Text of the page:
Let’s say you decided to listen to the industry pundits and you painstakingly rewrote your entire legacy code to use multiple threads and got it stable enough to be useful. That would make Intel and AMD very happy and your code would indeed run faster on their multicore systems. But what if they are wrong about the future of parallel programming? What if (horror of horrors) the future is not multithreaded? Would all your time and effort have been in vain? The answer is yes, of course. All right, I am not trying to be an alarmist for the hell of it. I am trying to drive home an important point, which is this: Intel and AMD have already made the fateful decision to go the multithreading route and they are now irreversibly committed to it. If their gamble does not win out, it will undoubtedly mean tens of billions of dollars in losses for them and their customers. That would be a disaster of enormous proportions and they know it. This is what Reinders really means by ‘future proofing’. He is more concerned about future-proofing Intel's multicore CPUs than anything else. So if you listen to evangelists like Reinders (or AMD's Chuck Moore), you do so at your own risk because the sad reality (see below) is that the industry does not have a clue as to the real future of parallel computing. There’s something sadly pathetic about the blind leading the blind and both falling into the same ditch.
The parallel programming problem is not a new one. It has been around for decades. In a GCN article titled “The Multicore Challenge”, Cray J. Henry, the director of the U.S. Defense Department’s High Performance Computing Modernization Program, wrote:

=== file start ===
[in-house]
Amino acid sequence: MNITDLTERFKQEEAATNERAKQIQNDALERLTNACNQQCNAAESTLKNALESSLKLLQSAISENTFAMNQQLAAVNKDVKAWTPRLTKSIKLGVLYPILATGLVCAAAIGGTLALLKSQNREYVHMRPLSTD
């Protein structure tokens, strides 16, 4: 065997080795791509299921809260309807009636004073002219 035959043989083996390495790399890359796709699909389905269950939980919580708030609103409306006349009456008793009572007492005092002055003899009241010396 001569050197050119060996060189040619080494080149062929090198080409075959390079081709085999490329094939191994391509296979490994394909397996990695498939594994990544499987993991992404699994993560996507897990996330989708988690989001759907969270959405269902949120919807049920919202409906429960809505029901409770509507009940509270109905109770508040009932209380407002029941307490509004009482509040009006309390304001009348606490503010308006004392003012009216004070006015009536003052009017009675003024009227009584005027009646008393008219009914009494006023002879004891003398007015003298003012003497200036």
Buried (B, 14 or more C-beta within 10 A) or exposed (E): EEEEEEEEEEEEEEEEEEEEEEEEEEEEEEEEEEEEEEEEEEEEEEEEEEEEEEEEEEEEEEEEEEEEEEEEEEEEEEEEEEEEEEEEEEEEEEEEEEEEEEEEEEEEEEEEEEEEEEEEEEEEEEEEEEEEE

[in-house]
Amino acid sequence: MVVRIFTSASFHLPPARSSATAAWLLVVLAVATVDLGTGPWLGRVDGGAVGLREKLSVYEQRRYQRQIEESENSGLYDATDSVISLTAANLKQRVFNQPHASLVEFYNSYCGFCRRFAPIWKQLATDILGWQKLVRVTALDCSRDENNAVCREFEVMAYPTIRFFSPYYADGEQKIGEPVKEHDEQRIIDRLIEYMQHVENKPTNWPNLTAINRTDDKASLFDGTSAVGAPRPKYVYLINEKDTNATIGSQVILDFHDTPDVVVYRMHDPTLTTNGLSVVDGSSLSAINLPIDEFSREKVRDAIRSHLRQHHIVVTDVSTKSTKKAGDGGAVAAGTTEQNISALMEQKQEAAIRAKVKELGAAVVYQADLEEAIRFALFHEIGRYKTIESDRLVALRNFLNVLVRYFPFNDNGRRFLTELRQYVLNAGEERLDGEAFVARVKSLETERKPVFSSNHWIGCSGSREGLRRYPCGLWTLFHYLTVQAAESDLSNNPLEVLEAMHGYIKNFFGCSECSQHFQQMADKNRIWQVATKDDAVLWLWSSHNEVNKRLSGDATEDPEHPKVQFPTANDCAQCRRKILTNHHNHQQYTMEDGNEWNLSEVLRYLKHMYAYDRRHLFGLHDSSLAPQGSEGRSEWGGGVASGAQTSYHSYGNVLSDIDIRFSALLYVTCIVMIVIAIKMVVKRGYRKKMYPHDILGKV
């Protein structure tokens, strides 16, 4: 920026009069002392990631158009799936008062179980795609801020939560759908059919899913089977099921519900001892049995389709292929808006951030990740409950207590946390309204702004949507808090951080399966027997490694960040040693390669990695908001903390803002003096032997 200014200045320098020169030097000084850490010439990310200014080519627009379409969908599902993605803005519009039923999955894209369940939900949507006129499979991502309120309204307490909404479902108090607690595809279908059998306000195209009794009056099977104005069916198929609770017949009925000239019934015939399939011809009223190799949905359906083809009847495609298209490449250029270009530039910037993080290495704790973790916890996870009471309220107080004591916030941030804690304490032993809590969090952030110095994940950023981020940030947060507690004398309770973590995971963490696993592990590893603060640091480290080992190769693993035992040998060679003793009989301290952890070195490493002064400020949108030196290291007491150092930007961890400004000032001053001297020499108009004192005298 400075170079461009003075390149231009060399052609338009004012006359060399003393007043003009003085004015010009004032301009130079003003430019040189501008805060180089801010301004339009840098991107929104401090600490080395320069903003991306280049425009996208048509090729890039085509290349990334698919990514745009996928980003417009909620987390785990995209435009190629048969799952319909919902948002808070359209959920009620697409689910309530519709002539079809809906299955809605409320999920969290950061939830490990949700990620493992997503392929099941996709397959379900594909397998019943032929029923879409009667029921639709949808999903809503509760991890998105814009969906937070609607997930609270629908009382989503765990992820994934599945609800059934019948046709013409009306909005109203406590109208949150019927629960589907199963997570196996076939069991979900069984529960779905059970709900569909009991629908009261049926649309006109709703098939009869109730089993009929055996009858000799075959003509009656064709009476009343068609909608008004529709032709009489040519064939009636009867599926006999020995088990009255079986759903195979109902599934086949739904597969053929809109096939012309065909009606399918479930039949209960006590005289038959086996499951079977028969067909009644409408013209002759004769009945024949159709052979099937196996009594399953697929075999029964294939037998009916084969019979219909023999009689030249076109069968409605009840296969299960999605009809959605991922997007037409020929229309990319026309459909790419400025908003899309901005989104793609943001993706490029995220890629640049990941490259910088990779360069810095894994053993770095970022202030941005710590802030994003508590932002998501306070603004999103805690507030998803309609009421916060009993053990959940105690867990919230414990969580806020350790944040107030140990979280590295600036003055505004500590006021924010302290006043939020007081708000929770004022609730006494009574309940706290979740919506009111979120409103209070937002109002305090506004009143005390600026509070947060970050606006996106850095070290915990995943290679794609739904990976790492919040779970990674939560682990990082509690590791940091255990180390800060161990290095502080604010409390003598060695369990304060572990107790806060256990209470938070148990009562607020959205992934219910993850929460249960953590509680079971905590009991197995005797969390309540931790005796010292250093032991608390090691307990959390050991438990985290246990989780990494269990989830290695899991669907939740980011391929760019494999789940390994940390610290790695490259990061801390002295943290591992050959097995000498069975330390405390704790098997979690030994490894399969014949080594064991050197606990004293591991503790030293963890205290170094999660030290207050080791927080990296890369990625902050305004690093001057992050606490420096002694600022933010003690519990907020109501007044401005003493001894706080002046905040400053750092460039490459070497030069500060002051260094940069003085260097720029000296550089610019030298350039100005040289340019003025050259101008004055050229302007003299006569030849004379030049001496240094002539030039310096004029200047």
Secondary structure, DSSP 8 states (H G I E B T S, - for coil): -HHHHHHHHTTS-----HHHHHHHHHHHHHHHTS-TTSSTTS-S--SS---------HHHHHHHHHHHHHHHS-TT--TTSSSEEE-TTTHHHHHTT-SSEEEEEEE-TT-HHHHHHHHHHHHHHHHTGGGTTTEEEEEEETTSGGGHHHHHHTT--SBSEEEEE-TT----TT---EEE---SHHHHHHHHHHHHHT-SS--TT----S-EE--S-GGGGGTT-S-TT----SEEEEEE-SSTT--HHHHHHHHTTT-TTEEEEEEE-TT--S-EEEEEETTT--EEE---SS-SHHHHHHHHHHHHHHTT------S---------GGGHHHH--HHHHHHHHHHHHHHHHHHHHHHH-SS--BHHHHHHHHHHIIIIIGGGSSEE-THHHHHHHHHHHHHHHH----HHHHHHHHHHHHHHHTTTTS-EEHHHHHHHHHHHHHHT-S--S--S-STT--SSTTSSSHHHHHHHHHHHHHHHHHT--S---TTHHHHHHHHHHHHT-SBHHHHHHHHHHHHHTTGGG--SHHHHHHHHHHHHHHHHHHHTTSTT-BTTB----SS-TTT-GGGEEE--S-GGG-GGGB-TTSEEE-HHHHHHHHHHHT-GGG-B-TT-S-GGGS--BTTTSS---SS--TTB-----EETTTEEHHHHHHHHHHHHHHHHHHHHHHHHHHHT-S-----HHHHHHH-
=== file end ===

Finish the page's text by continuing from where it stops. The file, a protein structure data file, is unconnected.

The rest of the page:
The challenge of writing parallel software has been the key issue for the computational science and supercomputing community for the last 20 years. There is no easy answer; creating parallel software applications is difficult and time consuming.
This is rather telling. For two decades, some of the smartest people in the computer research community have been using threads to program super high-performance parallel computers. Even after spending untold zillions of dollars and man-hours on the parallel programming problem, they still have no answer. It is still “difficult and time consuming.” What is wrong with this picture? The answer should be obvious to anybody who is not blinded by reality: the academic research community has no idea what the solution might be. They are not any closer to a solution than they were when they started. They have spent twenty long years (an eternity in this business) trying to fit a square peg into a round hole! And, incredibly, they are still at it.